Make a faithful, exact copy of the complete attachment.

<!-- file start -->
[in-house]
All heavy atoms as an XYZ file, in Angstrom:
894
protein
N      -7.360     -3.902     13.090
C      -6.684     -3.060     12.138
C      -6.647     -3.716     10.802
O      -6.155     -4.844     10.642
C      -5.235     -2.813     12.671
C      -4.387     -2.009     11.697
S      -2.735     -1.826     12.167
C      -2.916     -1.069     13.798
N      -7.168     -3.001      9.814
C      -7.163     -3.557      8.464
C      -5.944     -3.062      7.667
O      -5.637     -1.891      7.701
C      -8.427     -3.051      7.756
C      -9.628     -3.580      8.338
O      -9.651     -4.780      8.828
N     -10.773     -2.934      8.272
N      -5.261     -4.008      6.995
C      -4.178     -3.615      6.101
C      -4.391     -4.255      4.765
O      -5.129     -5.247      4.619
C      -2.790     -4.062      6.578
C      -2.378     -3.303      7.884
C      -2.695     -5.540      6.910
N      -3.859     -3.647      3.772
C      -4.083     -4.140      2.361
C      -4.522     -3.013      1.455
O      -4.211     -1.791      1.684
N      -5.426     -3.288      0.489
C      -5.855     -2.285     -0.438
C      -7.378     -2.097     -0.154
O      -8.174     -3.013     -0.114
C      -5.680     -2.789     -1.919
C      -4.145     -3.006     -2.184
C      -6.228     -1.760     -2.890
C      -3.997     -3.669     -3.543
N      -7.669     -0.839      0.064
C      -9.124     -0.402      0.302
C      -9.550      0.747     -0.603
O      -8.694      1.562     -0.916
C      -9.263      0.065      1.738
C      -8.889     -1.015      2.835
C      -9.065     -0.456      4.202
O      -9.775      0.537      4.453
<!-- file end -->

[in-house]
All heavy atoms as an XYZ file, in Angstrom:
894
protein
N      -7.360     -3.902     13.090
C      -6.684     -3.060     12.138
C      -6.647     -3.716     10.802
O      -6.155     -4.844     10.642
C      -5.235     -2.813     12.671
C      -4.387     -2.009     11.697
S      -2.735     -1.826     12.167
C      -2.916     -1.069     13.798
N      -7.168     -3.001      9.814
C      -7.163     -3.557      8.464
C      -5.944     -3.062      7.667
O      -5.637     -1.891      7.701
C      -8.427     -3.051      7.756
C      -9.628     -3.580      8.338
O      -9.651     -4.780      8.828
N     -10.773     -2.934      8.272
N      -5.261     -4.008      6.995
C      -4.178     -3.615      6.101
C      -4.391     -4.255      4.765
O      -5.129     -5.247      4.619
C      -2.790     -4.062      6.578
C      -2.378     -3.303      7.884
C      -2.695     -5.540      6.910
N      -3.859     -3.647      3.772
C      -4.083     -4.140      2.361
C      -4.522     -3.013      1.455
O      -4.211     -1.791      1.684
N      -5.426     -3.288      0.489
C      -5.855     -2.285     -0.438
C      -7.378     -2.097     -0.154
O      -8.174     -3.013     -0.114
C      -5.680     -2.789     -1.919
C      -4.145     -3.006     -2.184
C      -6.228     -1.760     -2.890
C      -3.997     -3.669     -3.543
N      -7.669     -0.839      0.064
C      -9.124     -0.402      0.302
C      -9.550      0.747     -0.603
O      -8.694      1.562     -0.916
C      -9.263      0.065      1.738
C      -8.889     -1.015      2.835
C      -9.065     -0.456      4.202
O      -9.775      0.537      4.453